We offer a wide variety of laboratory techniques to help patients achieve success with assisted reproduction. These include:
Intrauterine insemination (IUI) has a long history and is much less “hi-tech” than some other methods of assisted conception. IUI can help couples where the man has a low sperm count or poor motility (the ability of the sperm to move), as long as there are sufficient levels of healthy, motile sperm to make the treatment worthwhile. If not, IVF or ICSI will be more suitable. Because sperm is placed directly inside the woman, IUI can also help couples who are unable to have intercourse because of disability, injury, or difficulties such as premature ejaculation. It is also recommended for women with mild endometriosis, and is often used as the first line of assisted conception treatment for couples with “unexplained infertility”.
The development of the ovarian follicles is monitored with ultrasound .When ovulation has occurred, the male partner is asked to produce a semen sample. This sample is prepared in the laboratory, and is then introduced into the woman’s uterus (womb) by means of a fine catheter, with the aim of getting the sperm nearer to the egg.
Examples of catheters used for IUI
Women usually remain lying down for 5-10 minutes following the procedure. Since the sperm is above the level of the vagina, it will not leak out when she stands up. There are no restrictions on activity following the IUI procedure.
How the IUI procedure is performed
The amount of motile sperm available for IUI is very important. The chances of success with IUI are best if the total motile sperm count at the time of insemination is > 5 million. If the total motile sperm count is below one million, success rates are very low. Therefore, in vitro fertilization or donor sperm insemination is usually performed for these cases.
Donor insemination can be used in cases where the man is producing no sperm in the ejaculate, or for couples who do not wish to undergo the ICSI procedure.
In vitro fertilization (IVF)is the most effective treatment for women with absent, blocked or damaged fallopian tubes. IVF is a major treatment in infertility when other methods of assisted reproductive technology have failed. It is now used to treat a wide range of fertility problems.
Fertility drugs are used to stimulate the ovaries to produce multiple follicles. Each follicle should contain one egg. The chances of pregnancy are increased if more than one egg can be obtained and fertilized. The response to stimulation is monitored by ultrasound scan measuring the number and size of the developing follicles in the ovaries and by measuring the blood oestrogen level. The final preparation for egg collection involves a hormonal injection given to the woman 36-40 hours pre-operatively. This mimics the natural process which triggers the eggs to complete their maturation making them ready for fertilization.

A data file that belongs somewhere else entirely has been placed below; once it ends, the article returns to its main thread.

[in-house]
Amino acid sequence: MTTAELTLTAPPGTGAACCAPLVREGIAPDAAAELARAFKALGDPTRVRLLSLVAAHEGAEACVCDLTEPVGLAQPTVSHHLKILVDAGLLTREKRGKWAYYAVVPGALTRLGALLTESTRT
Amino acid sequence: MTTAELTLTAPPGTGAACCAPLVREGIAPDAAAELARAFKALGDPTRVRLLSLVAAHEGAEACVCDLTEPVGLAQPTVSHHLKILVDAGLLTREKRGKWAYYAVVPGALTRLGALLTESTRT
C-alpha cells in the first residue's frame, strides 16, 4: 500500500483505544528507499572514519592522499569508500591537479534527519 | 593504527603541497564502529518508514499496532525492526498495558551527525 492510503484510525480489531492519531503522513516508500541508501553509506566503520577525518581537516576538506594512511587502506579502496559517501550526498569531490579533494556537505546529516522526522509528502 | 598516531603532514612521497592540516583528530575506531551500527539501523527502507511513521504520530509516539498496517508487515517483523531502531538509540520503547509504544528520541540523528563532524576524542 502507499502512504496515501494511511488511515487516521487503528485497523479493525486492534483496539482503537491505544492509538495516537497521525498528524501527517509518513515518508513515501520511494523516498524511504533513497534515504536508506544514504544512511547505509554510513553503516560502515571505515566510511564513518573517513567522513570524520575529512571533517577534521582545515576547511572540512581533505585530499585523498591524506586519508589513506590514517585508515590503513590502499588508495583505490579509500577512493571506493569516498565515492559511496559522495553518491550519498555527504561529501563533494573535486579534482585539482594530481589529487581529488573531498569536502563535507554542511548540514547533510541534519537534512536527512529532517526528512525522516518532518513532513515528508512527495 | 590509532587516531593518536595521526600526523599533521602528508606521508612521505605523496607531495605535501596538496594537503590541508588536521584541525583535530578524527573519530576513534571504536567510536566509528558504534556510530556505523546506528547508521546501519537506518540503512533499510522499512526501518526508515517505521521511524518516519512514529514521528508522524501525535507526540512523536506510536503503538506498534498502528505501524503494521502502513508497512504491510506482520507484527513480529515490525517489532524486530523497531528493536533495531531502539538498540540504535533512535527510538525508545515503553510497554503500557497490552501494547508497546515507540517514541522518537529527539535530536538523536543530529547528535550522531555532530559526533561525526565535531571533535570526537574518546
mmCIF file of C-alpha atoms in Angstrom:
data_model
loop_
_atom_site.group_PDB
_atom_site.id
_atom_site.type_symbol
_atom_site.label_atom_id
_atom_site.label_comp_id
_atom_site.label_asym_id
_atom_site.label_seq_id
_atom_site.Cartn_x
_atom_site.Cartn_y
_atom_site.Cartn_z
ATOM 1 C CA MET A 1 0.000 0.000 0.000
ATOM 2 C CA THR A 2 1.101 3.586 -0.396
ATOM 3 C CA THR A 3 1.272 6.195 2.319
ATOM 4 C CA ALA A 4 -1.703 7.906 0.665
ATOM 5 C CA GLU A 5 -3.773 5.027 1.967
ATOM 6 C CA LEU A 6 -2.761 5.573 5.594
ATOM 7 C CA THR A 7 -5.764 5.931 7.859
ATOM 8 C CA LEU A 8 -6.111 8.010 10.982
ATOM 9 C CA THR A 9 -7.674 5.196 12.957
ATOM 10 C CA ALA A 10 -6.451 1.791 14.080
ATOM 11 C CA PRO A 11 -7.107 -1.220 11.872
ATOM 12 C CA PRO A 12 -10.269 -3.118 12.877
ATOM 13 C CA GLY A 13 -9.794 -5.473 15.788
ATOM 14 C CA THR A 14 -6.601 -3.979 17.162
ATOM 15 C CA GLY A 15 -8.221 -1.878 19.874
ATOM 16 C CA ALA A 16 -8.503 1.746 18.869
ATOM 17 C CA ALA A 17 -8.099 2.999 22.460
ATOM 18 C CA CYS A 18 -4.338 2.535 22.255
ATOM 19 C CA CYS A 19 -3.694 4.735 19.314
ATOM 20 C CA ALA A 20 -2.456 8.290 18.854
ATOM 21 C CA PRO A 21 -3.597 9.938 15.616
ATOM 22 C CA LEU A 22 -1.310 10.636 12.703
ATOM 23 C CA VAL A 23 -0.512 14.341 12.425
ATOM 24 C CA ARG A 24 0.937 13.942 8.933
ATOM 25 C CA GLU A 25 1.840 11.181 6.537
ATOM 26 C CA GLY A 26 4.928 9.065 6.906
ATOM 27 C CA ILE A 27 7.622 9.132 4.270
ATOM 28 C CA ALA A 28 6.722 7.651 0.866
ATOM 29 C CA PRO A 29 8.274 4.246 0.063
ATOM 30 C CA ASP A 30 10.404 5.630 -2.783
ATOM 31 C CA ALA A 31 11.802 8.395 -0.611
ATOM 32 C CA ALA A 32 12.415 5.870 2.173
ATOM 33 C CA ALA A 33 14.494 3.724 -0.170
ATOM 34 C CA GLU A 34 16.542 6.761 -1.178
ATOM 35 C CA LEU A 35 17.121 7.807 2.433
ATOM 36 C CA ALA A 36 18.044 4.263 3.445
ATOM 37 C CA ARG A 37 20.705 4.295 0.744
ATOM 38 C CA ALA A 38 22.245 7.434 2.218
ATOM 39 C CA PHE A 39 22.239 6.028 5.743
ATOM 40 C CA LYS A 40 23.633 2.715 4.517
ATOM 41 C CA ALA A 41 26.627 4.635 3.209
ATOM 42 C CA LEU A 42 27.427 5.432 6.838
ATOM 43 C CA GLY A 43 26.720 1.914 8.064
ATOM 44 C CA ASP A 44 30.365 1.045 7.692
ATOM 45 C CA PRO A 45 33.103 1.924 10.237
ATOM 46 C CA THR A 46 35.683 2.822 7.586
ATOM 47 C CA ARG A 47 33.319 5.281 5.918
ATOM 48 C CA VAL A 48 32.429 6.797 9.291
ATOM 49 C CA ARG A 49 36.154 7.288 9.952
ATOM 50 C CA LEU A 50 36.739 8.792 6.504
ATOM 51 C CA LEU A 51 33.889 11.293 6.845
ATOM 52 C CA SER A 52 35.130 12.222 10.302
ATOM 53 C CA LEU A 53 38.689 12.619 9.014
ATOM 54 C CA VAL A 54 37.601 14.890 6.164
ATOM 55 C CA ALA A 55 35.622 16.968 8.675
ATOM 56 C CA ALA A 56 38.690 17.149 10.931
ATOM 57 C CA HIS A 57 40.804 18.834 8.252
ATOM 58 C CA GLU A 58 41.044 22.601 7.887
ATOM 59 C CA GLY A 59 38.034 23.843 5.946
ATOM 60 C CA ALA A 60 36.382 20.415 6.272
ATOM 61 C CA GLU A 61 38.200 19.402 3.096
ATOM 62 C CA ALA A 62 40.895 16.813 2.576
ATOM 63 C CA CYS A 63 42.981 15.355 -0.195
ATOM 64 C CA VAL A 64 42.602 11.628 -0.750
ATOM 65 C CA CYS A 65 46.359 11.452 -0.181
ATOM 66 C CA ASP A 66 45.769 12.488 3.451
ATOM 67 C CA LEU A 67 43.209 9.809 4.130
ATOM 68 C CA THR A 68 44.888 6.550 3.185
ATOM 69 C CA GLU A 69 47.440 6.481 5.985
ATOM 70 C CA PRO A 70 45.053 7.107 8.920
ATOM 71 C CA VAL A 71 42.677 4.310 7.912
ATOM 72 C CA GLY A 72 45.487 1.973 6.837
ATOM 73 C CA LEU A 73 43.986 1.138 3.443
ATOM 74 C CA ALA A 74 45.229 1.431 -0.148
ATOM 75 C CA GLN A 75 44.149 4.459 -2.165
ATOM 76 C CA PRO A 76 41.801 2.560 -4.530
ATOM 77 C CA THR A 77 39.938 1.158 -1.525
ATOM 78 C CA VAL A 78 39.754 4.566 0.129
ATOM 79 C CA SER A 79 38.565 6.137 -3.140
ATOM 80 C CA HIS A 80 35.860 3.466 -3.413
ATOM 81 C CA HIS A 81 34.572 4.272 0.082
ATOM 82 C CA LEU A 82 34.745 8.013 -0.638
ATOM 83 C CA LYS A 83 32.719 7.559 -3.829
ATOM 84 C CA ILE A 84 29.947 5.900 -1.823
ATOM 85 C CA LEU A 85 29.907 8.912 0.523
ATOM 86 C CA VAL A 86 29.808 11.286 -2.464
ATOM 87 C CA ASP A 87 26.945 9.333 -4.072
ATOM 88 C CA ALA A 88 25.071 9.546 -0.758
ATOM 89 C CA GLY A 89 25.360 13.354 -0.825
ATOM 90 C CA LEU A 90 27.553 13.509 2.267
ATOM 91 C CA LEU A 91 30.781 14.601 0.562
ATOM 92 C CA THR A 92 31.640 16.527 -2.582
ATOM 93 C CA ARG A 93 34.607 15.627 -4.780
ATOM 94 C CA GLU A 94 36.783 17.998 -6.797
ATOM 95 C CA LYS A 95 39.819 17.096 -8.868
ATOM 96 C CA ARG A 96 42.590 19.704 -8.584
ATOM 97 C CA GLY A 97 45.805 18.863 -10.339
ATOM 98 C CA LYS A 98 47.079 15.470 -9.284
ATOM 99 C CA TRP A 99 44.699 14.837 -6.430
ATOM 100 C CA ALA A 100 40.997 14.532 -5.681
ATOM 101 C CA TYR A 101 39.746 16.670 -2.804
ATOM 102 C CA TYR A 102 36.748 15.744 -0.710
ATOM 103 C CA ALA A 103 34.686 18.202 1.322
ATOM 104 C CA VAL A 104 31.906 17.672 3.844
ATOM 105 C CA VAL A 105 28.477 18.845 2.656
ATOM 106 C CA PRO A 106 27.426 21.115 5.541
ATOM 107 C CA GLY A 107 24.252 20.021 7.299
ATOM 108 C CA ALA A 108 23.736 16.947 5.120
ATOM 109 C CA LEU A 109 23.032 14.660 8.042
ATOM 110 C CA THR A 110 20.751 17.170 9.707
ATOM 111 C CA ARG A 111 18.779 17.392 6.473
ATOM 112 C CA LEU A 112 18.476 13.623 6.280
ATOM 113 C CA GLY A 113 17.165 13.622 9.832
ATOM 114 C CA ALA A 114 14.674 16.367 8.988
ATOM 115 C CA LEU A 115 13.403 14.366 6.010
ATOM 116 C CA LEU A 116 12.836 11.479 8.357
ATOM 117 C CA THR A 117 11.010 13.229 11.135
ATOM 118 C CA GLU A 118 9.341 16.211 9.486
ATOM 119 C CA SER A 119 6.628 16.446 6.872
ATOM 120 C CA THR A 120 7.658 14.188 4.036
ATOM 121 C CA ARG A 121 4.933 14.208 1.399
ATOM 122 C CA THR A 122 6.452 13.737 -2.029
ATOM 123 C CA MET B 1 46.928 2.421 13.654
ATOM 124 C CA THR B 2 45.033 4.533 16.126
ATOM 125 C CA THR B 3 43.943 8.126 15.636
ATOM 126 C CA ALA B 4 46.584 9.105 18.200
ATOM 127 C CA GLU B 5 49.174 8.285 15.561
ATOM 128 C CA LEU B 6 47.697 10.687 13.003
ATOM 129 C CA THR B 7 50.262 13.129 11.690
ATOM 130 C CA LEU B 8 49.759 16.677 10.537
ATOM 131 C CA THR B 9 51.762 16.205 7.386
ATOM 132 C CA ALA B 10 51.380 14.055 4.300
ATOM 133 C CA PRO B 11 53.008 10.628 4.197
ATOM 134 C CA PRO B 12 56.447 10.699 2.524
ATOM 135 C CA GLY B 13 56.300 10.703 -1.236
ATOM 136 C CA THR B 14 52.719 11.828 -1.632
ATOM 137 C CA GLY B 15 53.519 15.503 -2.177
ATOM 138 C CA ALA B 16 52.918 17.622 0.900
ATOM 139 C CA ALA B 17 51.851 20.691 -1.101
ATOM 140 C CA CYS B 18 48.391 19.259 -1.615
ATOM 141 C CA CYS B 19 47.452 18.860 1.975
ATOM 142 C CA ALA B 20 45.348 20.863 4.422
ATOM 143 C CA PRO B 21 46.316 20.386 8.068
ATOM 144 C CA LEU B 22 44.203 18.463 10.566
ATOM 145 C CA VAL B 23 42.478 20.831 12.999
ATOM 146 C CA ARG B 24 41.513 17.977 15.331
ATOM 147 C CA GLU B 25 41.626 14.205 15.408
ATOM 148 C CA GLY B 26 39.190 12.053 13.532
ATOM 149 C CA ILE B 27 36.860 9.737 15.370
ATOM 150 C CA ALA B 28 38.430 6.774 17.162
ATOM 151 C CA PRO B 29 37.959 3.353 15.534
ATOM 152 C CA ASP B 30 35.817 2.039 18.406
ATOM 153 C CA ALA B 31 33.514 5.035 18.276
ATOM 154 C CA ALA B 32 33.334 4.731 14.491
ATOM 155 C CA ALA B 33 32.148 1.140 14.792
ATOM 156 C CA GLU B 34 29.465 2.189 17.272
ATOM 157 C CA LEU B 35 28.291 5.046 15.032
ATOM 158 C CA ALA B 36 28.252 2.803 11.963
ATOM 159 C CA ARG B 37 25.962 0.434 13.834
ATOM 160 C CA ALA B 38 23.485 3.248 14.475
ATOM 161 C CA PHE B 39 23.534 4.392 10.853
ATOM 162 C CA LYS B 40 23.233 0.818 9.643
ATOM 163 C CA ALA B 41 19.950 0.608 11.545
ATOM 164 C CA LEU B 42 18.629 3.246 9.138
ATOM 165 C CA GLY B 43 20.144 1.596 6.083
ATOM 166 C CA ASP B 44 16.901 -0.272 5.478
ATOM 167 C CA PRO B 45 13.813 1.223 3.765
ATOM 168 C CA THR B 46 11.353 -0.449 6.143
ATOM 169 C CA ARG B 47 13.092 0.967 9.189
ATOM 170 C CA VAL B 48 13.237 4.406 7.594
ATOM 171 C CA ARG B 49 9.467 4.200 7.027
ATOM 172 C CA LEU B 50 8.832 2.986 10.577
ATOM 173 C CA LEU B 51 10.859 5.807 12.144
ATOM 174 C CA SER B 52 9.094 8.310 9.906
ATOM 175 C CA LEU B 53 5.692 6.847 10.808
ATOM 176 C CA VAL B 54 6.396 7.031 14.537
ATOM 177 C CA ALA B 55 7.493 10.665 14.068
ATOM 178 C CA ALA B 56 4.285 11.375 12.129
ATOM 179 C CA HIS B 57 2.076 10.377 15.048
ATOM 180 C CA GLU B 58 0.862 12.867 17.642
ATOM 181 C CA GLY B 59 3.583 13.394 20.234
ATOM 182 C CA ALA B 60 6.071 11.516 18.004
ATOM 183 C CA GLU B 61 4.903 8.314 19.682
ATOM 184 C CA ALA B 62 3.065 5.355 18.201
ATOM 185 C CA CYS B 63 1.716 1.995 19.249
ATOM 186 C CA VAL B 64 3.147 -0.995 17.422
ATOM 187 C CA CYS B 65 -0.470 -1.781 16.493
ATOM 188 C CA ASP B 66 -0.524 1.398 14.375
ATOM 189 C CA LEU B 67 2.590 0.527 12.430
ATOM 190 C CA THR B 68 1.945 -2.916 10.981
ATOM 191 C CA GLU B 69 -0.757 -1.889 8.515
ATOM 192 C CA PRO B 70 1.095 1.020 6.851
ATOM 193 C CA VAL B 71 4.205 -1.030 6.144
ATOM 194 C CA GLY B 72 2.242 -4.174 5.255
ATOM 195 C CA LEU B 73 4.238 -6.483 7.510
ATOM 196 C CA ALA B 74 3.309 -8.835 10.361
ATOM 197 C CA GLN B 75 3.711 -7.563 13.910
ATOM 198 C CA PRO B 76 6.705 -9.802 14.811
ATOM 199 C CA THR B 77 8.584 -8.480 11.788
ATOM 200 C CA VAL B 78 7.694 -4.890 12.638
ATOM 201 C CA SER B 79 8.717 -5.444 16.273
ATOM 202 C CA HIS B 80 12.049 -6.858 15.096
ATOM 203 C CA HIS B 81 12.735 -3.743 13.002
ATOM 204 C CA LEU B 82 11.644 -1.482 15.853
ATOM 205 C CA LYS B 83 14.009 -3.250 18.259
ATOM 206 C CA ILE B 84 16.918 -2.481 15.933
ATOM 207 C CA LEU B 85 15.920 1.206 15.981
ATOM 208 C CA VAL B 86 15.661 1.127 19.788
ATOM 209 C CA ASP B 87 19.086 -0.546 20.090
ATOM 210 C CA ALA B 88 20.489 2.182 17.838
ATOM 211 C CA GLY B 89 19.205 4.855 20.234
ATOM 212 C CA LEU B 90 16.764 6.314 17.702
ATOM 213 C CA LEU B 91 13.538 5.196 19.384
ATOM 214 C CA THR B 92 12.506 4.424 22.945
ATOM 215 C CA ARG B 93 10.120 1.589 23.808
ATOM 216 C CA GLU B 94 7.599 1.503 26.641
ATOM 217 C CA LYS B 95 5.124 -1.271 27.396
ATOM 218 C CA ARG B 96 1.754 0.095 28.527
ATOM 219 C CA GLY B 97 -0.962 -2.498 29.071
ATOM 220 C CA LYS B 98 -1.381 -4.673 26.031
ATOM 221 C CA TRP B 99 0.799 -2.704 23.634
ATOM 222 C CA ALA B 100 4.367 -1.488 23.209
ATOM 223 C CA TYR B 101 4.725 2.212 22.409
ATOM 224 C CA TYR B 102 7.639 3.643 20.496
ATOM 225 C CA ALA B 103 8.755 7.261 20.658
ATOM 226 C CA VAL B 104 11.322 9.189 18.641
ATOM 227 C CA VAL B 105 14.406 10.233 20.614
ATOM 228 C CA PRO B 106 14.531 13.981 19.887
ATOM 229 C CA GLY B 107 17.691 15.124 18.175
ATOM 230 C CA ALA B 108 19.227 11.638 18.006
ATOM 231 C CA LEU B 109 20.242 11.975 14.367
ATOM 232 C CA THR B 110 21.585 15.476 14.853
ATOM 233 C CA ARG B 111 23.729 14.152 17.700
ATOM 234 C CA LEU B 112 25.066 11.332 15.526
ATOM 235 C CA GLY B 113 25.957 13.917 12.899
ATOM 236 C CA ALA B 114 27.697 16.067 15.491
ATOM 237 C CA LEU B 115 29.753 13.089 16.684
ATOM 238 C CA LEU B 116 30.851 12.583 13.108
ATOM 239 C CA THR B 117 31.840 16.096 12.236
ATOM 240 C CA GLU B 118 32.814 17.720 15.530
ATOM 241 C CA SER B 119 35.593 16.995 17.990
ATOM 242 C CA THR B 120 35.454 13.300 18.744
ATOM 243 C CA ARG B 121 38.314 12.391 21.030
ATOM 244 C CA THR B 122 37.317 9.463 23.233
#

The eggs are collected vaginally using ultrasound guidance, under general or local anaesthesia. After egg collection the eggs are fertilised by sperm outside the womb, in vitro.Embryo transfer is usually done two or three days after egg collection. Even on day five it can be done as desired by the embryologist.
Intracytoplasmic sperm injection (ICSI) is an in vitro fertilization procedure in which a single sperm is injected directly into an egg. This procedure is most commonly used to overcome male infertility problems, although it may also be used where eggs cannot easily be penetrated by sperm, and occasionally as a method of in vitro fertilization, especially that associated with sperm donation.
Couples go through the same preparatory processes as with IVF, namely ovulation induction and egg collection. Under high-power magnification, a glass tool (holding pipette) is used to hold an egg in place. A microscopic glass tube containing sperm (injection pipette) is used to penetrate and deposit one sperm into the egg. After culturing in the laboratory overnight, eggs are checked for evidence of fertilization. After incubation, the eggs that have been successfully fertilized (zygotes) or have had 3 to 5 days to further develop (zygotes or blastocysts) are selected. Two to three are placed in the uterus using a thin flexible tube (catheter) that is inserted through the cervix. The remaining embryos may be frozen (cryopreserved) for future attempts. ICSI